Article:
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Mongolia's foreign relations traditionally focus on its two large neighbors, Russia and the People's Republic of China. Mongolia is economically dependent on these countries; China receives 90% of Mongolia's exports by value and accounts for 60% of its foreign trade, while Russia supplies 90% of Mongolia's energy requirements.
Oct 06, 2021 · Mongolia joined the WTO in 1997 and seeks to expand its participation in regional economic and trade regimes. Growth averaged nearly 9% per year in 2004-08 largely because of high copper prices globally and new gold production. By late 2008, Mongolia was hit by the global financial crisis and Mongolia's real economy contracted 1.3% in 2009.
Mongolia, landlocked country in north-central Asia. Its remarkable variety of scenery consists largely of upland steppes, semideserts, and deserts, though in the west and north are forested high mountain ranges alternating with lake-dotted basins. The capital, Ulaanbaatar, is in the north-central part of the country.
Aug 03, 2021 · Mongolia is a landlocked country located between China and Russia. It is a vast emptiness that links land and sky, and is one of the last few places on the planet where nomadic life is still a living tradition. Mongolia may have various geopolitical, cultural and geographical meanings. Mongolia consists of historic Outer Mongolia.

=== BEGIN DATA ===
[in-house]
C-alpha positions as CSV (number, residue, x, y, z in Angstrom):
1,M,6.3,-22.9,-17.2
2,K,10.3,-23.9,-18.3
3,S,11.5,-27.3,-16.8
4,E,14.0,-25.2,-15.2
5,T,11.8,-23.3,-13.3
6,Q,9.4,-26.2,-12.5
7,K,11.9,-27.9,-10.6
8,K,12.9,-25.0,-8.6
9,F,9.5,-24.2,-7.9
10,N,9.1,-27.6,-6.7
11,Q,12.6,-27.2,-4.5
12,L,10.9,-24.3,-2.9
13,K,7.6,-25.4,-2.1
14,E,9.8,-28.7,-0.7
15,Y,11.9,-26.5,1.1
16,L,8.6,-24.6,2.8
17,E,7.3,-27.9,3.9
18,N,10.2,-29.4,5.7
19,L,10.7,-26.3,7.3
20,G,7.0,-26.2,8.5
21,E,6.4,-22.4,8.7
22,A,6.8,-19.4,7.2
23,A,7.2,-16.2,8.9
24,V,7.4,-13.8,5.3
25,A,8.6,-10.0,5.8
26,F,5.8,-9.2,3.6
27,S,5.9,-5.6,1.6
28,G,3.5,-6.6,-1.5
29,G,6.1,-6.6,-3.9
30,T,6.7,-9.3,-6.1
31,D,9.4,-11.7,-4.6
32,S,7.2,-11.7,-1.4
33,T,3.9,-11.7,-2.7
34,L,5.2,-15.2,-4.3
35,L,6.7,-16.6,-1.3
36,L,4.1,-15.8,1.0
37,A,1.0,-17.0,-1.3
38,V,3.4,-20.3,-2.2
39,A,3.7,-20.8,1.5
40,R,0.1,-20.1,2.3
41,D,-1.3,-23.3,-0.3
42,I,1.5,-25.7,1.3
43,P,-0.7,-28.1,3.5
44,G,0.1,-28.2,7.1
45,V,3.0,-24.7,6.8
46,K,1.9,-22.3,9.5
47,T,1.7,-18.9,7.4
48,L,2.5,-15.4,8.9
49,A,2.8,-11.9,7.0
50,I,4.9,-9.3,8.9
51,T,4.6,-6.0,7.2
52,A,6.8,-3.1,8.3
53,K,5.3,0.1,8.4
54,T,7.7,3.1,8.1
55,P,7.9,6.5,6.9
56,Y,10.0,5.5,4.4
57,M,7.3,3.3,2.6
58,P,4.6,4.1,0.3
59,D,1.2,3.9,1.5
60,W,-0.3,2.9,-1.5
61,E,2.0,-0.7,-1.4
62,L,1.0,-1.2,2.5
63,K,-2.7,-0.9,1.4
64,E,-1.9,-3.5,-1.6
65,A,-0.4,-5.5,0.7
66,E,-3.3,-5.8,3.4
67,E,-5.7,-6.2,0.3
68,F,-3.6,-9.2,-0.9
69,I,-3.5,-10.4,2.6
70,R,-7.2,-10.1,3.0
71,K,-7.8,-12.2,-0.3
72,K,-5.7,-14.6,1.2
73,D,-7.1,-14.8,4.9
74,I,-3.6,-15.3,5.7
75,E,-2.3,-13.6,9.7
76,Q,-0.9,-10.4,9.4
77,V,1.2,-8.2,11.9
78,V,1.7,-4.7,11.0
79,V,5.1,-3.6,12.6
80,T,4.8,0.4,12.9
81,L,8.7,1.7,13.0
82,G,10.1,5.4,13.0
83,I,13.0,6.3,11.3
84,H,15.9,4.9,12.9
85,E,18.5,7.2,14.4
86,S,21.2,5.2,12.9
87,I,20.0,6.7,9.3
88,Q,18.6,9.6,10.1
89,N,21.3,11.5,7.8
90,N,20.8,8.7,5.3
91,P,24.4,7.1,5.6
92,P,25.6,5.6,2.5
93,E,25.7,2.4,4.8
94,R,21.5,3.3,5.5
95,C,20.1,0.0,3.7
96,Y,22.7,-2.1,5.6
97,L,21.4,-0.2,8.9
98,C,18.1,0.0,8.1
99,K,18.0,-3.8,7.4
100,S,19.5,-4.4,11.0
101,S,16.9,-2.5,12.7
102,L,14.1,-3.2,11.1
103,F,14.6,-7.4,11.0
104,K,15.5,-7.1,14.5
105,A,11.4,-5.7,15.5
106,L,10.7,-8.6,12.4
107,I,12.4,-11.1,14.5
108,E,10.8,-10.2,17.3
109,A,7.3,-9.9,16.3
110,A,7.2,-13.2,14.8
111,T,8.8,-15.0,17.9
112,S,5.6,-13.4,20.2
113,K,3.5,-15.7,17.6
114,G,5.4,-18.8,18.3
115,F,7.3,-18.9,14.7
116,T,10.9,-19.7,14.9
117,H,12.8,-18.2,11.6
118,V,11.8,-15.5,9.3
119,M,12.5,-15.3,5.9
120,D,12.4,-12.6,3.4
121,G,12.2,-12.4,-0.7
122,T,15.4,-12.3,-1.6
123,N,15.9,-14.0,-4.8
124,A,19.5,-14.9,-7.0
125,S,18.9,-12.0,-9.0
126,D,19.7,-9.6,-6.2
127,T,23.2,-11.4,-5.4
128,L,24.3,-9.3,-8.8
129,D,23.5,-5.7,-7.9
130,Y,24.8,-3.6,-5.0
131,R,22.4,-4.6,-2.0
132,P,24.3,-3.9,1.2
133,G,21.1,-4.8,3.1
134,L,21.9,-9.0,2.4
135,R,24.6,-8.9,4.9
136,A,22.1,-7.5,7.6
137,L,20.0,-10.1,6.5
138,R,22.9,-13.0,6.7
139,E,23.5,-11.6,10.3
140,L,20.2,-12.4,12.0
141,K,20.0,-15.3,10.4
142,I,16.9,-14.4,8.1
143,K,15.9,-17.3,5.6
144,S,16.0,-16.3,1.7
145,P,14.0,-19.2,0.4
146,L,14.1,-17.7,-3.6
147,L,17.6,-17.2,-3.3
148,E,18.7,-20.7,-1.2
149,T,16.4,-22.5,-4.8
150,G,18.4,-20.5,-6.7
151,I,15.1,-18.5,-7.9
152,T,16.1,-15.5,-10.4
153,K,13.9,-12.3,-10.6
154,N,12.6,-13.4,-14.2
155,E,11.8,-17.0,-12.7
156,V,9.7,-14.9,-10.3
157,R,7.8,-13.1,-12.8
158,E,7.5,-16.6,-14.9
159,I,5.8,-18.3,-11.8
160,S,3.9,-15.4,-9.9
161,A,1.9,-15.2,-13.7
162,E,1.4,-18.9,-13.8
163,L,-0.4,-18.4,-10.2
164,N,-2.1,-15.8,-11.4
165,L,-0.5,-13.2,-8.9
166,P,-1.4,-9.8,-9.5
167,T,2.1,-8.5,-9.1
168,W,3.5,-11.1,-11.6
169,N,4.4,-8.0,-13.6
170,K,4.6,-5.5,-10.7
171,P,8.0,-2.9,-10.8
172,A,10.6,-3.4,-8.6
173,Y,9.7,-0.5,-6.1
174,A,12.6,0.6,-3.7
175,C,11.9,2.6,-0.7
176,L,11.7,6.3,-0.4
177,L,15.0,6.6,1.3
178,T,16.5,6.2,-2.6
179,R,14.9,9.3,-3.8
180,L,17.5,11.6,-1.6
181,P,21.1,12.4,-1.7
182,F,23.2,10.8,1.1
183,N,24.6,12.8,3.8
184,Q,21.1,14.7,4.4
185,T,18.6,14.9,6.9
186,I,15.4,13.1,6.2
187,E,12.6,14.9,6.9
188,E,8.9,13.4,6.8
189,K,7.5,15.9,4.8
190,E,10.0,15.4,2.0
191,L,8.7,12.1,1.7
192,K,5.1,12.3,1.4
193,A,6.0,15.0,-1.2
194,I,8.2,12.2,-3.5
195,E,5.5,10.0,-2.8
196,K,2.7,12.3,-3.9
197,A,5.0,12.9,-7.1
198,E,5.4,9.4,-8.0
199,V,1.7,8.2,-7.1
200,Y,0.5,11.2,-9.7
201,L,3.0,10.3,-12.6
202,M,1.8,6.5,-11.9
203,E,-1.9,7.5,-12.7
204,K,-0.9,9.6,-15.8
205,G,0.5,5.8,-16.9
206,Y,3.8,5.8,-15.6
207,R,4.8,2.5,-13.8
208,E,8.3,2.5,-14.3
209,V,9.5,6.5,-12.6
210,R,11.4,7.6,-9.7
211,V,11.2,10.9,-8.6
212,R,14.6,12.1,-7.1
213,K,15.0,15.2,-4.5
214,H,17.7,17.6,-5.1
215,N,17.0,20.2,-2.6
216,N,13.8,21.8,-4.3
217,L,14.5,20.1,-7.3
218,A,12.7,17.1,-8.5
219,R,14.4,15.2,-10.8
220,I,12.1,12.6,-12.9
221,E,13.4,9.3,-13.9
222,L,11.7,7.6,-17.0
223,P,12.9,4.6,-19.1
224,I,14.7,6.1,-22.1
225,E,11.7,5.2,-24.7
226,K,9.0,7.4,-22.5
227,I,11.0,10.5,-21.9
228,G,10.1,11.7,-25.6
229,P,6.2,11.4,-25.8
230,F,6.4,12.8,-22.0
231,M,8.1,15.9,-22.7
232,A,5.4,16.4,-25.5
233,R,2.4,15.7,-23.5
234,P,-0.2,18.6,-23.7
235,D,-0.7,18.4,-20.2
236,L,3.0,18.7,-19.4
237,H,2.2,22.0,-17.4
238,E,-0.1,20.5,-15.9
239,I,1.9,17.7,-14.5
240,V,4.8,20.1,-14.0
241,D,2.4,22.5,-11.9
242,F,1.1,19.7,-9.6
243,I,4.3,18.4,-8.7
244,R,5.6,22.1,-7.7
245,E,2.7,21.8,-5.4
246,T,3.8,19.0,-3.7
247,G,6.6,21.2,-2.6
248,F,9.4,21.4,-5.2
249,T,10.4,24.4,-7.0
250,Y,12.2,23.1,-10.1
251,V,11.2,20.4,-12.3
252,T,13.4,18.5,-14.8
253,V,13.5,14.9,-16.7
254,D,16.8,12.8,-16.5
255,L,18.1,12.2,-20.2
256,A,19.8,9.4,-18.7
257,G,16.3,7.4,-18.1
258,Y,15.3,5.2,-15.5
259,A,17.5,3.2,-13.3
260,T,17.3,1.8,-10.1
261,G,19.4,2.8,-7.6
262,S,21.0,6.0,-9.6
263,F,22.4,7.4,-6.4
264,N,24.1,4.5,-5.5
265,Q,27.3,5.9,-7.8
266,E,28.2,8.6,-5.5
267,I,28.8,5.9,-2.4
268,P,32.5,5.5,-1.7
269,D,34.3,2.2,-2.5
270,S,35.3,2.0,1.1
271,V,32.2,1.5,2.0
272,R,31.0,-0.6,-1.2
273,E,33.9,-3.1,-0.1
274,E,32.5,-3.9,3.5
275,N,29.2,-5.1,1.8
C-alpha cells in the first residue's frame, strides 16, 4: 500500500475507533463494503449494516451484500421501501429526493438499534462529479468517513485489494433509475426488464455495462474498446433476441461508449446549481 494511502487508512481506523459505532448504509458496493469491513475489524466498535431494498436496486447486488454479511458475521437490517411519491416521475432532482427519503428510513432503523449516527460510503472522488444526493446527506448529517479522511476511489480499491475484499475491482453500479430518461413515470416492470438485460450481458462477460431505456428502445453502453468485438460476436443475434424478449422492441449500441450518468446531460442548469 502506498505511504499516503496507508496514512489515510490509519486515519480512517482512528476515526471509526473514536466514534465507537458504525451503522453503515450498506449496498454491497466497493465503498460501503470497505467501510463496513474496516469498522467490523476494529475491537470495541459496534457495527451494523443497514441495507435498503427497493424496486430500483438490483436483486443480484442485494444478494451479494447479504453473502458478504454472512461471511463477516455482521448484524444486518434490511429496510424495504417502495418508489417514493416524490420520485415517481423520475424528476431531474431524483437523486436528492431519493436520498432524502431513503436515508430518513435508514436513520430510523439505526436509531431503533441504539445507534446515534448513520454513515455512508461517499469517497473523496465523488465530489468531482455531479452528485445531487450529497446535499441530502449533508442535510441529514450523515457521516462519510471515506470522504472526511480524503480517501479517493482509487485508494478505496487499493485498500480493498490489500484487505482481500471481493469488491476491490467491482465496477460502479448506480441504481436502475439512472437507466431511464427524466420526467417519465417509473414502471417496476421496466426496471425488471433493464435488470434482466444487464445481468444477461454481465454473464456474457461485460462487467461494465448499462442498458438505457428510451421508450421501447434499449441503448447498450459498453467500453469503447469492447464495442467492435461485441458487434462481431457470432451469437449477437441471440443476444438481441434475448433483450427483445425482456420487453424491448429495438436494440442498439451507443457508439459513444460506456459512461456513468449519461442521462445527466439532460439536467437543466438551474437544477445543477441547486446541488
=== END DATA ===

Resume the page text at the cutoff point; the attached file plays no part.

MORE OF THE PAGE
- Parliamentary Democracy
- Togrog/Tugrik (MNT)
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- Mongolian Religion
Since 1990, Mongolia has had a multi-party parliamentary democracy. All citizens over the age of 18 can vote. The head of state is the President, but executive power is shared with the Prime Minister. The Prime Minister nominates the Cabinet, which is approved by the legislature. The legislative body is called the Great Hural, which is made up of 76 deputies. Mongolia has a civil law system that is based on the laws of Russia and continental Europe. The highest court is the Constitutional Court, which primarily hears questions of constitutional law.
Mongolia's populationrose above three million in the 2010s. An additional four million ethnic Mongols live in Inner Mongolia, which is part of China. Approximately 94 percent of the population of Mongolia are ethnic Mongols, mainly from the Khalkha clan. About nine percent of the ethnic Mongols come from the Durbet, Dariganga, and other clans. An estimated five percent of Mongolian citizens are members of Turkic peoples, primarily Kazakhs and Uzbeks. There are also tiny populations of other minorities, including Tuvans, Tungus, Chinese, and Russians, which number at less than one percent each.
Khalkha Mongol is the official language of Mongolia and the primary language of 90 percent of Mongolians. Other tongues used in Mongolia include different dialectsof Mongolian, Turkic languages (such as Kazakh, Tuvan, and Uzbek), and Russian. Khalkha is written with the Cyrillic alphabet. Russian is the most common foreign language spoken in Mongolia, although both English and Korean are used as well.